Have you ever heard someone say the Bible isn’t based on science? Or maybe you’ve heard people say that Christians don’t know anything about science. These types of false accusations are continually lobbed by those seeking to discredit Christianity for one reason or another. Let’s examine some of the claims and see if there’s any merit. I certainly don’t want to be foolish, and if there is no rational reason for believing in Christianity, then we shouldn’t. However, if there are rational reasons for believing, then everyone should seriously consider it.
What Is Science?
Let’s start with the claim about science. Usually when people say this there referring to a “laboratory science.” They would have us believe that all science happens in clean rooms, with lab coats, beakers, Bunsen burners, and the like. People speak as though unless you’ve got a lab coat on you aren’t doing “real science.”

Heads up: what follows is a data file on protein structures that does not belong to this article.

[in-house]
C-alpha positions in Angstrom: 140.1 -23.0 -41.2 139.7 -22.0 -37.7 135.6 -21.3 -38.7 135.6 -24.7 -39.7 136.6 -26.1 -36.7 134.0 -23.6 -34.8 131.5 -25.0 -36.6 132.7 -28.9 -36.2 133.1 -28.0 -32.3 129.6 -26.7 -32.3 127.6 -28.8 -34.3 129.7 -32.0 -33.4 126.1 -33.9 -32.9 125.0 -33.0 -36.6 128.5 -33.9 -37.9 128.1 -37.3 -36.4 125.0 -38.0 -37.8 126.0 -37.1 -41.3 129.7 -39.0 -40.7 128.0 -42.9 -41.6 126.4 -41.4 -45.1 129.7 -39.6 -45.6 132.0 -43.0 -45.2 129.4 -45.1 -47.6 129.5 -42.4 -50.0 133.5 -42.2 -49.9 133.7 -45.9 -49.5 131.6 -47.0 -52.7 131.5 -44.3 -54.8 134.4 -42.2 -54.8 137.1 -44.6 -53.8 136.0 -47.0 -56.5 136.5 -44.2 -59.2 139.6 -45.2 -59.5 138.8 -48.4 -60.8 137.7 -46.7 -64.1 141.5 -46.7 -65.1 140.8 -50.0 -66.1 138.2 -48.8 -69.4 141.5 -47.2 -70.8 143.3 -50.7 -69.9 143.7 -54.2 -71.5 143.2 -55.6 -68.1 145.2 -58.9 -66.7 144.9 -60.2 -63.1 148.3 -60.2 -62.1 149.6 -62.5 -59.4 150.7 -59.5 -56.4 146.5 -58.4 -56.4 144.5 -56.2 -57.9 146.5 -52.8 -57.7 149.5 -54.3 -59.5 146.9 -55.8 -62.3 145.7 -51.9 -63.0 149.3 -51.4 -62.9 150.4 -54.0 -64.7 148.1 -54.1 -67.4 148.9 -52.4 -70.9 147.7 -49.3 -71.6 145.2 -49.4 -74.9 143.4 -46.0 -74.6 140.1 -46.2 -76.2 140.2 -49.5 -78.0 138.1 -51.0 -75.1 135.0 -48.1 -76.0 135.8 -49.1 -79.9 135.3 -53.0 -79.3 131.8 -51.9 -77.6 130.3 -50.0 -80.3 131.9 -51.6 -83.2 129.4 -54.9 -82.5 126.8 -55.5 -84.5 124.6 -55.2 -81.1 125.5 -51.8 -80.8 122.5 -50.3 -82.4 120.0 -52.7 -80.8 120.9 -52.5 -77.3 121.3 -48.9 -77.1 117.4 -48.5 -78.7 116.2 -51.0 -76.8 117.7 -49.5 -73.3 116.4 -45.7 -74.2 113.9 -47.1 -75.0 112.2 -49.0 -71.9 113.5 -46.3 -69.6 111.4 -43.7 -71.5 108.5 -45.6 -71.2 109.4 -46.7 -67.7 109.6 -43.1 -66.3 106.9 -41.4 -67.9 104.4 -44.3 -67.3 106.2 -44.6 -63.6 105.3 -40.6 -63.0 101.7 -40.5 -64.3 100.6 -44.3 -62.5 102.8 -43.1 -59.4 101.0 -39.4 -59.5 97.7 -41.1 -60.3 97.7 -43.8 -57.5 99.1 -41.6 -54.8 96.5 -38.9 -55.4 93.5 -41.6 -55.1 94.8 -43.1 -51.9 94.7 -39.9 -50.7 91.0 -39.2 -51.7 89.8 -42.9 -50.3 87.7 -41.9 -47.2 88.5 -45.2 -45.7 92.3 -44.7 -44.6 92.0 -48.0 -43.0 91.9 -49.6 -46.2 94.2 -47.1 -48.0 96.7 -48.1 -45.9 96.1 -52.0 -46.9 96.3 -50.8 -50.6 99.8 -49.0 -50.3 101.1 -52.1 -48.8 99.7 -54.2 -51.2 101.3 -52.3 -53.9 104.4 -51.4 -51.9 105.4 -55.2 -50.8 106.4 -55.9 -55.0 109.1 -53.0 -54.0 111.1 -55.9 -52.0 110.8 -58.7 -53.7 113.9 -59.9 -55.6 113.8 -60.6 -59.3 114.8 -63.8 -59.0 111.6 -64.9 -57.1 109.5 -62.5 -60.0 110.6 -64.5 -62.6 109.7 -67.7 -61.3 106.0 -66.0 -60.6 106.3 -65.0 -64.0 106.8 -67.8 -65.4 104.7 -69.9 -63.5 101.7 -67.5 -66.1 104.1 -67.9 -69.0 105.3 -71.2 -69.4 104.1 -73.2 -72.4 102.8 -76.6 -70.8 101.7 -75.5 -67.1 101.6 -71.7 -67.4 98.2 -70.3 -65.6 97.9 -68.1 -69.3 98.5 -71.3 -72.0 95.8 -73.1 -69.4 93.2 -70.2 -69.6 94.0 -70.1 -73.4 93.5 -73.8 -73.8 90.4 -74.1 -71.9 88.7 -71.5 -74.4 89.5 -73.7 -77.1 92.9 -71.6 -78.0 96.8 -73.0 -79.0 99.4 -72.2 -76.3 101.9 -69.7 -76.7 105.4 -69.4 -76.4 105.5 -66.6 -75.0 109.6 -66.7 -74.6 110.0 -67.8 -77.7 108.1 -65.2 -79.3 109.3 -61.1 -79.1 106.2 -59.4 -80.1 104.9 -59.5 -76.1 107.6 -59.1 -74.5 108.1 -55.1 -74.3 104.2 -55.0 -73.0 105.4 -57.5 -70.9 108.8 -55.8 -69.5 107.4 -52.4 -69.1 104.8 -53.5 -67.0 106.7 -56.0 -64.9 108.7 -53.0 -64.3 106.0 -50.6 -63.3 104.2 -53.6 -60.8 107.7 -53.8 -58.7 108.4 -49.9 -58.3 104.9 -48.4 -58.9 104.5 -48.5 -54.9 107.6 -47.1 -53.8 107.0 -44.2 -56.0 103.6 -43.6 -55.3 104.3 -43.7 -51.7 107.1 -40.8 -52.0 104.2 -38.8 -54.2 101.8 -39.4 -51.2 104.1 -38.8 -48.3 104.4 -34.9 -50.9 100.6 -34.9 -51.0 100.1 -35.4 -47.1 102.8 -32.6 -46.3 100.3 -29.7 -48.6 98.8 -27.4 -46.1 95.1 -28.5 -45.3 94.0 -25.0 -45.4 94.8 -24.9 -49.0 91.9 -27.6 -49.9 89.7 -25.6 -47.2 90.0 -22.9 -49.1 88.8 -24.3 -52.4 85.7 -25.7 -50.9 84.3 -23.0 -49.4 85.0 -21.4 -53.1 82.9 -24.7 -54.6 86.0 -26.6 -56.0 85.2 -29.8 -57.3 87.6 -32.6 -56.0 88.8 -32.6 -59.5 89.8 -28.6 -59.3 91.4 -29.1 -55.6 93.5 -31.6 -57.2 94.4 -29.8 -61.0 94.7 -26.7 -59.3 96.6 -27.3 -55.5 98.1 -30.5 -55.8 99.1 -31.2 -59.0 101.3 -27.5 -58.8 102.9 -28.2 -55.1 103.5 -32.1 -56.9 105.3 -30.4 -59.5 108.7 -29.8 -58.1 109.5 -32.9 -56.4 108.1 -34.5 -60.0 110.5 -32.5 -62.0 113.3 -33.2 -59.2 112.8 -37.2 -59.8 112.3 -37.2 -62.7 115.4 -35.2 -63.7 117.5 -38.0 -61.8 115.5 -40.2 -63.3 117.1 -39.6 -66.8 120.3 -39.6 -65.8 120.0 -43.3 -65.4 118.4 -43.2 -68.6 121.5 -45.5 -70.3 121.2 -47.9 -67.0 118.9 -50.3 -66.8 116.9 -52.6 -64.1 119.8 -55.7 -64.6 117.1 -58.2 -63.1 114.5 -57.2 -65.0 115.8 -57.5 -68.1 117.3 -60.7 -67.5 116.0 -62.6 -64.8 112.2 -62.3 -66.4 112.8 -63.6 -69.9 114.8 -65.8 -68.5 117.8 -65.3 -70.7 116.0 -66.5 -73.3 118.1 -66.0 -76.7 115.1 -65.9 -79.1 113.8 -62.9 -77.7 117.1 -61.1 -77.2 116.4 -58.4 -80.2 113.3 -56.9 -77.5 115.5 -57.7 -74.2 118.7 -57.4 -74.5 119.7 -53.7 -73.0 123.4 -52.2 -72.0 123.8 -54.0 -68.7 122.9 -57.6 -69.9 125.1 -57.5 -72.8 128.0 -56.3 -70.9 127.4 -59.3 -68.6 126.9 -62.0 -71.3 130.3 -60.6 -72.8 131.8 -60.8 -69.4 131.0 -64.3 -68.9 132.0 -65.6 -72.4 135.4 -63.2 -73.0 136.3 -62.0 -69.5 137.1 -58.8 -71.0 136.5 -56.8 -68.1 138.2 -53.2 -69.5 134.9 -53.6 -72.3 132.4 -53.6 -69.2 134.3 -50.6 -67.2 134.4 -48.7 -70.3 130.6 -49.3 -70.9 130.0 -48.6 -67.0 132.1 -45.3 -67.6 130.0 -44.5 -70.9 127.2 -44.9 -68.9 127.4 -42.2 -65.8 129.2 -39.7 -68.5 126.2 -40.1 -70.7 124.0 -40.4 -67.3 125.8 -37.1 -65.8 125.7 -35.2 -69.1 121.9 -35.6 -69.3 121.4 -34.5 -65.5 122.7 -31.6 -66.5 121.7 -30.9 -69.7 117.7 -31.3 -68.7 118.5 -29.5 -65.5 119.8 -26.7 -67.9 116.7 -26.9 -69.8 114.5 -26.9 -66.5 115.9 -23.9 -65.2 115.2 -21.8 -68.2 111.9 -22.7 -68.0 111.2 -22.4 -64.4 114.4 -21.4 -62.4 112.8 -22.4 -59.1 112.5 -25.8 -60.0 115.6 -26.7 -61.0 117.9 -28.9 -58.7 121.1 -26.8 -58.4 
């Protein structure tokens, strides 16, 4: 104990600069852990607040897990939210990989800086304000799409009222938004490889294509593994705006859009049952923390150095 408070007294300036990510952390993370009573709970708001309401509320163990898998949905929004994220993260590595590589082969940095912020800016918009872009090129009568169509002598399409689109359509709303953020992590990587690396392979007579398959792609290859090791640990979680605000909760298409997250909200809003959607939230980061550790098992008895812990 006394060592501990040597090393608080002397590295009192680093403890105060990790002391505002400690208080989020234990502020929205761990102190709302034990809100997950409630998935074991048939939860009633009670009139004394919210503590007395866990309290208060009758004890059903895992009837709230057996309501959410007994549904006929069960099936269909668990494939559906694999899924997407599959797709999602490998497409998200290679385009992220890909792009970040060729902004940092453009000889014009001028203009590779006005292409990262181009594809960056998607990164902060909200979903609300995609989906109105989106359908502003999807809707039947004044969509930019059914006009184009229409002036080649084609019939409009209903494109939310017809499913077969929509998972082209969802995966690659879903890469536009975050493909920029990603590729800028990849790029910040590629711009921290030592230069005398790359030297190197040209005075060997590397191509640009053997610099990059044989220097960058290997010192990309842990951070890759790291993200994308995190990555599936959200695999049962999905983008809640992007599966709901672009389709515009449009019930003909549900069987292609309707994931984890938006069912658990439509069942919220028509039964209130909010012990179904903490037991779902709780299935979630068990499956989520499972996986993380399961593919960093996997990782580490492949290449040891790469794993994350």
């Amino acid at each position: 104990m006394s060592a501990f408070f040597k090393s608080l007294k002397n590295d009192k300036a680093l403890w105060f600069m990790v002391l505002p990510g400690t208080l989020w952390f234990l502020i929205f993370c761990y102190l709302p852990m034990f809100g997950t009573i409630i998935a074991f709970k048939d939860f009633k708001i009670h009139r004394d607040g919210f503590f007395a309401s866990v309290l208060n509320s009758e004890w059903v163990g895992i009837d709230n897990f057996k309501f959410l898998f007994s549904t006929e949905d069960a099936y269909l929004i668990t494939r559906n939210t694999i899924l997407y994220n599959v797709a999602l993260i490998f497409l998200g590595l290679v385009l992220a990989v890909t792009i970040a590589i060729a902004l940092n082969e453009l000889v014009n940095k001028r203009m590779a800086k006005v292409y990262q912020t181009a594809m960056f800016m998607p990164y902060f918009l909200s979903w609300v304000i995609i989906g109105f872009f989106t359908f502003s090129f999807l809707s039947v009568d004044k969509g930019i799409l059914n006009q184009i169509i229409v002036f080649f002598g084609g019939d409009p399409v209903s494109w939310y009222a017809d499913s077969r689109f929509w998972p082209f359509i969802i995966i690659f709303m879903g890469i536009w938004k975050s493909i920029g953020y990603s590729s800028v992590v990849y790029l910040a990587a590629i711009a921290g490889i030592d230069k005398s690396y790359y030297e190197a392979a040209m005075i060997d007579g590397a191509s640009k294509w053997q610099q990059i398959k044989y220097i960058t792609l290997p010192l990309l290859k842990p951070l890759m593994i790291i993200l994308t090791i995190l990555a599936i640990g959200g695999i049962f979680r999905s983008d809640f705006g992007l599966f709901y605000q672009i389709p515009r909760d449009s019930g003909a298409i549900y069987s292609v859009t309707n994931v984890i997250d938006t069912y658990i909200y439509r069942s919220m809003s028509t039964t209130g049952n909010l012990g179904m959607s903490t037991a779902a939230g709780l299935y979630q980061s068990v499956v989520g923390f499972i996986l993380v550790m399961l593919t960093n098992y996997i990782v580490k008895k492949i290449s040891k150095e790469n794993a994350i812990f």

I’ll be the first to admit that some scientists do in fact wear coats, gloves, and goggles. Experimental science is a great thing and is one way we learn information about the universe. As we’ll see, however, it’s limited in the conclusions we can reach using it.
I love getting word meanings from dictionaries; that’s kind of what they do. Here’s the entry from one of my favorite dictionaries, The Concise Oxford English Dictionary. It’s from England. We’re studying English. I hope you can see why I like it so much.
Dictionaries Are Fun!
- The intellectual and practical activity encompassing the systematic study of the structure and behavior of the physical and natural world through observation and experiment.